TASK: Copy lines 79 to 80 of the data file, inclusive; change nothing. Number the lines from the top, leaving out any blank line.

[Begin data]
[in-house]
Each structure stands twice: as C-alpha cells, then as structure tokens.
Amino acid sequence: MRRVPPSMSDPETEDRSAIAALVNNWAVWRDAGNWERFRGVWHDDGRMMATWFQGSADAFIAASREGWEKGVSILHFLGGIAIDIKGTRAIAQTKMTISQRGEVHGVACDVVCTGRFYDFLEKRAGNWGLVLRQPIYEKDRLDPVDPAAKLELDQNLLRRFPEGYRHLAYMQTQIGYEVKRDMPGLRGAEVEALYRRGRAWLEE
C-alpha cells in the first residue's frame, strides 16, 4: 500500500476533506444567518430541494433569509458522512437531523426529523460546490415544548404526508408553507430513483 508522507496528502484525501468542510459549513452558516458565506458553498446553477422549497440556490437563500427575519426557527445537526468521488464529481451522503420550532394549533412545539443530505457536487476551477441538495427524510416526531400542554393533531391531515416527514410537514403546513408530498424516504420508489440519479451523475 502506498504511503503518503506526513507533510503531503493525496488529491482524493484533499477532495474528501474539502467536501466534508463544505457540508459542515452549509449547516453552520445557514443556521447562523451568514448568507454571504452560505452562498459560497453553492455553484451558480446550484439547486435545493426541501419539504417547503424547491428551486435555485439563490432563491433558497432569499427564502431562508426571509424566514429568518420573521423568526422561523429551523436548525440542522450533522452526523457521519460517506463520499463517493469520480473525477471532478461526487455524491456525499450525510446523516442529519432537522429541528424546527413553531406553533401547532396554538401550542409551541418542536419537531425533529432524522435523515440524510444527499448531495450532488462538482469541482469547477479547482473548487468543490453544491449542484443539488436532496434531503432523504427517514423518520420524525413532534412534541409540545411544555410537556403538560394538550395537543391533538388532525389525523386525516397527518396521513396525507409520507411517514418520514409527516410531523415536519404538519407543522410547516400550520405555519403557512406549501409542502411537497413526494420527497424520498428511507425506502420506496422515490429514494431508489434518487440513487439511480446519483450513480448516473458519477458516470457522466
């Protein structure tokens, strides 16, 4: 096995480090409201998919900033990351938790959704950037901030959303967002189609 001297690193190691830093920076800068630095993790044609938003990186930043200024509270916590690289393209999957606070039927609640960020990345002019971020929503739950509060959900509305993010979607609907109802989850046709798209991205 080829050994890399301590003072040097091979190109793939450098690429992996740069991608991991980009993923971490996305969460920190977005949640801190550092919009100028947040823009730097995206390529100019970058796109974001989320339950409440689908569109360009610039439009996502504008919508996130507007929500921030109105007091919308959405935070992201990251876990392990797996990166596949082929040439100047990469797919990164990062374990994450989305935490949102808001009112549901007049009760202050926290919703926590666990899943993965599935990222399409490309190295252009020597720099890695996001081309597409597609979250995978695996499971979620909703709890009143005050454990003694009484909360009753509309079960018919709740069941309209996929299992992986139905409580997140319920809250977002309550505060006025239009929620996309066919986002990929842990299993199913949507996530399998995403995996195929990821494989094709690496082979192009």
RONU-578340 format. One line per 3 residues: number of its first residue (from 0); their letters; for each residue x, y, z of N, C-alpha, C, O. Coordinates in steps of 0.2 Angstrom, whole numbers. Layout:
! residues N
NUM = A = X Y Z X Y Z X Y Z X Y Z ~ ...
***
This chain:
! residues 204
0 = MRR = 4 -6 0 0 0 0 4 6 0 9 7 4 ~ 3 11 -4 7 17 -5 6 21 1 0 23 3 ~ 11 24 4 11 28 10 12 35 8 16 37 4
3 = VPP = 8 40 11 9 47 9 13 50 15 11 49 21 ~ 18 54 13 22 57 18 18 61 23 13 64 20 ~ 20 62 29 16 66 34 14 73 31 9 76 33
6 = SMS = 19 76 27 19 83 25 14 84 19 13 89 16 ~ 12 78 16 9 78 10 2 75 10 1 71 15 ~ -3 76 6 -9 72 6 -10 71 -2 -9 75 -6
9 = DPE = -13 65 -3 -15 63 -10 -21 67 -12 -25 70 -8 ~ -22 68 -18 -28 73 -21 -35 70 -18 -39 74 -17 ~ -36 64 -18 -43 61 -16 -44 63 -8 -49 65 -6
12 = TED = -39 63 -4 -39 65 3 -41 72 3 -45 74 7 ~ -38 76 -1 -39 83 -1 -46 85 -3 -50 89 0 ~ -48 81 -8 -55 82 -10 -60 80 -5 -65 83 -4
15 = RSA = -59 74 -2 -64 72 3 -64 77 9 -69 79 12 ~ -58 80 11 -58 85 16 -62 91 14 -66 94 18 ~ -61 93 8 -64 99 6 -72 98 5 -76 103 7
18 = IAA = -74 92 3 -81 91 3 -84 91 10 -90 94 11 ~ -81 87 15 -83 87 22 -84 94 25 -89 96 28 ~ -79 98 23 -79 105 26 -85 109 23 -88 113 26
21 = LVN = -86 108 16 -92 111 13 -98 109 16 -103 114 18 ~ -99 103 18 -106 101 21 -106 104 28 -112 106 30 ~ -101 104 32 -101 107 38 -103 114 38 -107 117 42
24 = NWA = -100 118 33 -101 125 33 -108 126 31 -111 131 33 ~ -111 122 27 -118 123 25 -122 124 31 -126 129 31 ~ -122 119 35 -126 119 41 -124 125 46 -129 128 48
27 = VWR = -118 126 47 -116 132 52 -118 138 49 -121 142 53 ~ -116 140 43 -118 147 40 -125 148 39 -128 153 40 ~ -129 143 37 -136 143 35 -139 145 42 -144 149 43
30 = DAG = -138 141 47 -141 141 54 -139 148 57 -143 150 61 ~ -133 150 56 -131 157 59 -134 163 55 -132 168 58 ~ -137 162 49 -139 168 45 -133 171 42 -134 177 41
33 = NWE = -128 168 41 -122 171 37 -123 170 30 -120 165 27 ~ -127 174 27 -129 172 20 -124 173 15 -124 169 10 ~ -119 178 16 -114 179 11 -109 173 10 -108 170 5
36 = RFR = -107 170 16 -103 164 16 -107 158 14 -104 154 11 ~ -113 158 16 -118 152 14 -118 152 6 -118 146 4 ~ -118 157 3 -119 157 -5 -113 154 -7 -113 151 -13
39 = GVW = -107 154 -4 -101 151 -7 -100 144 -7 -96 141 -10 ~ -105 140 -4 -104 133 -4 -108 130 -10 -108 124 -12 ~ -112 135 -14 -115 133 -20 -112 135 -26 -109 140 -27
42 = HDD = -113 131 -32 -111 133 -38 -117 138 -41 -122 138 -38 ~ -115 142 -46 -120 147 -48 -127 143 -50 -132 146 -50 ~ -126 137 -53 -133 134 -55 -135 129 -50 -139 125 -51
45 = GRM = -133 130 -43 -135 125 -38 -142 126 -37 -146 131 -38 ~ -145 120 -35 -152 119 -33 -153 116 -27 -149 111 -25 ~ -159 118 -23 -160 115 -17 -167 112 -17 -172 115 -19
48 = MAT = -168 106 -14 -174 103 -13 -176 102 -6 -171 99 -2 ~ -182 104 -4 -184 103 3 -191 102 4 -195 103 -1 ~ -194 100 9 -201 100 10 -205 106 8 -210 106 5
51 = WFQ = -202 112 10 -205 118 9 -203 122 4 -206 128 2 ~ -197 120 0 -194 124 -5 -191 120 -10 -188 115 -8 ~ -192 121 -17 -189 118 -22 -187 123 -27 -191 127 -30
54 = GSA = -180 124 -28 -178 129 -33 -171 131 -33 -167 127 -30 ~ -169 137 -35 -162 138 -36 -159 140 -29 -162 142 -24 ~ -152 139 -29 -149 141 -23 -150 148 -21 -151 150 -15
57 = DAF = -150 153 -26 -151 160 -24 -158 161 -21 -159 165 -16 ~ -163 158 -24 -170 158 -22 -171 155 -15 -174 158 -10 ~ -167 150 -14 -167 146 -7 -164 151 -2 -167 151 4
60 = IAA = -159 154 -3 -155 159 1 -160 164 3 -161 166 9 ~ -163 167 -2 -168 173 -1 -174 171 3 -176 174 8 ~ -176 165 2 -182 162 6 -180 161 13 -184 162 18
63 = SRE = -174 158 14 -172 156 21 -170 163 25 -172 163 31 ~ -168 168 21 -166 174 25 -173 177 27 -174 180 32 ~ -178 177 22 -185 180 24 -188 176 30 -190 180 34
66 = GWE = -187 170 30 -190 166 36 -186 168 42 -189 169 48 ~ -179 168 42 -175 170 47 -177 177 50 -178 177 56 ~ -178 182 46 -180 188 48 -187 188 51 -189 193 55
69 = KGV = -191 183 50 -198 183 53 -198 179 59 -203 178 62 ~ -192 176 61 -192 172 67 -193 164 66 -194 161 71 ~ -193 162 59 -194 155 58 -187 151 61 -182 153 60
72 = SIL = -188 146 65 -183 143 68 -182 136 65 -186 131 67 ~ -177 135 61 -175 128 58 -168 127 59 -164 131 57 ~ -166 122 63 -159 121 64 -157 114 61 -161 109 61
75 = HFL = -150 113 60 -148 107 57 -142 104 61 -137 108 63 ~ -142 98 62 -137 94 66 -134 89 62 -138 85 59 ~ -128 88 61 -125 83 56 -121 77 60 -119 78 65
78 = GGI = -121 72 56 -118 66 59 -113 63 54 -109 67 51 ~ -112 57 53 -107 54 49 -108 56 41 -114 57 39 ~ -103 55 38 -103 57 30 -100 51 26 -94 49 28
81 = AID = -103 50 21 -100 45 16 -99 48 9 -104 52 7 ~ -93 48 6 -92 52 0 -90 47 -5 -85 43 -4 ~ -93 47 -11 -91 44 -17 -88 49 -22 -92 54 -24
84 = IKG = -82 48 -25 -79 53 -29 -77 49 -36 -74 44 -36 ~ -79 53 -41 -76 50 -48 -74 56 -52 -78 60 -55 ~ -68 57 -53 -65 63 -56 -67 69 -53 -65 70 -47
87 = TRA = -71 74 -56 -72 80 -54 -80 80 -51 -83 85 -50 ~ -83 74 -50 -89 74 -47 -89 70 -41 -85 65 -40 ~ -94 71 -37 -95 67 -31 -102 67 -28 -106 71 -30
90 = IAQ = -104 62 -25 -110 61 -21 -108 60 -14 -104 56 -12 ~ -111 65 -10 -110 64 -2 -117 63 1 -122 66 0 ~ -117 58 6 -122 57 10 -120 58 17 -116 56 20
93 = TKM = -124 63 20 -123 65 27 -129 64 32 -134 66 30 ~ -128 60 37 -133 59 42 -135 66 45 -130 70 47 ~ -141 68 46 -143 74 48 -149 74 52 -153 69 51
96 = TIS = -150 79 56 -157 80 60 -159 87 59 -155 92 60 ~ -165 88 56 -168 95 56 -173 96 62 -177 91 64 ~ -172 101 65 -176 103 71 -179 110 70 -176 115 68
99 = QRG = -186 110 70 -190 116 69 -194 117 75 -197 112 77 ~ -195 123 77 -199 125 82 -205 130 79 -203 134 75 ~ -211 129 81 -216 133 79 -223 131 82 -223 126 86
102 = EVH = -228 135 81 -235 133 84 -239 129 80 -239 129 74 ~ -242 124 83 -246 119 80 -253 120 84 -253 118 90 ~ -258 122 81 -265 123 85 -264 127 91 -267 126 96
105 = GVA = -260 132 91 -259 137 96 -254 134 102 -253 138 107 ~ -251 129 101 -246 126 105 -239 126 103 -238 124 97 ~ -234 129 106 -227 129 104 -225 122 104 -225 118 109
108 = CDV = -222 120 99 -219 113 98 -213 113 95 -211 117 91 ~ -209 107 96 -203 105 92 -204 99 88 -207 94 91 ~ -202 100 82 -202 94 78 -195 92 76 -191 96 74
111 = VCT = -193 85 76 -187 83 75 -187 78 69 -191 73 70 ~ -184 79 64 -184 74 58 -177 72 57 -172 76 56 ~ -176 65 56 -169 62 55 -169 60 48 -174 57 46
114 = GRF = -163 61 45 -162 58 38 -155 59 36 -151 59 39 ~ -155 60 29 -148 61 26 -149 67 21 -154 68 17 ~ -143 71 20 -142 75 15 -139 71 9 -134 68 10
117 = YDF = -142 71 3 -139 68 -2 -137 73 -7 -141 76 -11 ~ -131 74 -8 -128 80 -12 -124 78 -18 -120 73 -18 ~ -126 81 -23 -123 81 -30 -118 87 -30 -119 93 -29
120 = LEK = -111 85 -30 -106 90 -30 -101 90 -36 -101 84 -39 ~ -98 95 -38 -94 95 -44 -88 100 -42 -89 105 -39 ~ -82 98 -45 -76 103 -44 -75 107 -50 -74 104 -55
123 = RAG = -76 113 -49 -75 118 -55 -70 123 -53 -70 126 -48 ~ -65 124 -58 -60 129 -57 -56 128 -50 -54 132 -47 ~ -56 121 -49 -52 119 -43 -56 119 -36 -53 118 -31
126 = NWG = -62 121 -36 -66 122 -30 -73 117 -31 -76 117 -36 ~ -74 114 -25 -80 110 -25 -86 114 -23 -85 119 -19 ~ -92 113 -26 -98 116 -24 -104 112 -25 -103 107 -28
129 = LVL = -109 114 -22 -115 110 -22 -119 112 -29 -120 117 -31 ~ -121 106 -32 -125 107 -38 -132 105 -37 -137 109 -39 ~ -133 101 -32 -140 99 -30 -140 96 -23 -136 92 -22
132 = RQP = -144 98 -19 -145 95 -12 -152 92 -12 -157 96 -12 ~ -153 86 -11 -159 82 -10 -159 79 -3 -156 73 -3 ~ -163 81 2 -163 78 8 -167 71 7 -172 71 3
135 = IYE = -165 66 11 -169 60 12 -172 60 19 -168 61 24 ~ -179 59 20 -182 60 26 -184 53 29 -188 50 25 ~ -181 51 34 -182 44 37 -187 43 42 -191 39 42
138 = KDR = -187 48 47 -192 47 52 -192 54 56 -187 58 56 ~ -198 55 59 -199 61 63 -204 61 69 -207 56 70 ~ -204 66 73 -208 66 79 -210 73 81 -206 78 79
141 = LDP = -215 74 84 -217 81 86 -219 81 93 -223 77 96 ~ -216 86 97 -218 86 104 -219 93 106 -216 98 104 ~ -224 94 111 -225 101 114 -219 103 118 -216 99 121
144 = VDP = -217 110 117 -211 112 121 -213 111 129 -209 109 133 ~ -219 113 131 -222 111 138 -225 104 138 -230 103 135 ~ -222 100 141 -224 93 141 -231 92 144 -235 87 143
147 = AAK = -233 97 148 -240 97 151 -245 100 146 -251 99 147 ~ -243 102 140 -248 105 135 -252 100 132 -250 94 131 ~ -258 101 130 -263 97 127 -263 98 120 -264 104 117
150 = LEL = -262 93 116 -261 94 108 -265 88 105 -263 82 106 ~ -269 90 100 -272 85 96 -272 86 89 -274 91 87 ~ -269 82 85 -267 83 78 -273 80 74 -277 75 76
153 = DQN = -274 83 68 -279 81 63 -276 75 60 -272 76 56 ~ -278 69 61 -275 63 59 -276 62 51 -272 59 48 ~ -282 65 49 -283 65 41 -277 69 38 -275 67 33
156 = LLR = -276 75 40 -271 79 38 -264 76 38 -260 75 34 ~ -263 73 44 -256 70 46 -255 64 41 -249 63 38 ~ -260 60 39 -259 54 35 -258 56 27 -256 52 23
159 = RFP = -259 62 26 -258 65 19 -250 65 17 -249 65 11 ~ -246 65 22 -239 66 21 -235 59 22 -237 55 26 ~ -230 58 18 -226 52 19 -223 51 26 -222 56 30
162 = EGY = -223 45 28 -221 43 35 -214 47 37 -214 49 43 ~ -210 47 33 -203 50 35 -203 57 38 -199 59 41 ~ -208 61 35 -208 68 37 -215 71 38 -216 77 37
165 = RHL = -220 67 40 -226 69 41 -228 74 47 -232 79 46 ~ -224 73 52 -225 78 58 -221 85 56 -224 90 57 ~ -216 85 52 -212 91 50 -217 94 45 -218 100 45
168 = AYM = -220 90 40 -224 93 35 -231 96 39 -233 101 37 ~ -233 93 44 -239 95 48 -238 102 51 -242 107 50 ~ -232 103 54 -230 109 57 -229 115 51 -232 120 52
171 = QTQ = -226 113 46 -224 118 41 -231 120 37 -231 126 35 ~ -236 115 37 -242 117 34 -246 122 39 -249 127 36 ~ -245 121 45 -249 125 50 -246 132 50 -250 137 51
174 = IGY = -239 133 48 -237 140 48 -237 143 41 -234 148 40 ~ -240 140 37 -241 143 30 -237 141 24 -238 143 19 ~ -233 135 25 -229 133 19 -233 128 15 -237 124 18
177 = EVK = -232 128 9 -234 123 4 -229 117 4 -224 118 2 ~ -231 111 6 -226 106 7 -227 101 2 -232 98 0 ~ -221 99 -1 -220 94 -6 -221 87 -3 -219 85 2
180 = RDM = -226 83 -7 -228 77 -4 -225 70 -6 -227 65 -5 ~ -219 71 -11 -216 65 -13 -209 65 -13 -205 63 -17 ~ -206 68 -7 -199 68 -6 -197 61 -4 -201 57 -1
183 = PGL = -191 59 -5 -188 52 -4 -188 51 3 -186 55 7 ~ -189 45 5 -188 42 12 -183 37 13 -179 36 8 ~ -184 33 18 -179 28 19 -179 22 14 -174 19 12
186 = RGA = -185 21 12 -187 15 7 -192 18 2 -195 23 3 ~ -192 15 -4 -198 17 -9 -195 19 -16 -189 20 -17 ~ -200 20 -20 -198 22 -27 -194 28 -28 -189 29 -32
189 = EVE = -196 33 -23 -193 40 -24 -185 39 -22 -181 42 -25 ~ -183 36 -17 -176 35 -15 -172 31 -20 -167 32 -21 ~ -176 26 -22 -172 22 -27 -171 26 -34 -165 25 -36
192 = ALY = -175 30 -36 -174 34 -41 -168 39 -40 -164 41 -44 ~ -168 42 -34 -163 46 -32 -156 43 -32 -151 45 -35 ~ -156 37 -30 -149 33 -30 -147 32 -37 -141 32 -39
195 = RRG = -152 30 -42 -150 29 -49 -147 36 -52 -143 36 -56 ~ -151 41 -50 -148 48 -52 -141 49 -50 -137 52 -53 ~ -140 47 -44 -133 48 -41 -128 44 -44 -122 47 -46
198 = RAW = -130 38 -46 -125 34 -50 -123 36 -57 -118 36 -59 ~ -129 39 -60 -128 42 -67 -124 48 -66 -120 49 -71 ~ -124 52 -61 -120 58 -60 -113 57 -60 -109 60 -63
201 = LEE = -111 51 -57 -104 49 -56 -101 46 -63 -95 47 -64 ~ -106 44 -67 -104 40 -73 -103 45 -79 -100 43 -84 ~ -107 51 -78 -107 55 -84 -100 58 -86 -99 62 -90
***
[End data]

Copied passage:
201 = LEE = -111 51 -57 -104 49 -56 -101 46 -63 -95 47 -64 ~ -106 44 -67 -104 40 -73 -103 45 -79 -100 43 -84 ~ -107 51 -78 -107 55 -84 -100 58 -86 -99 62 -90
***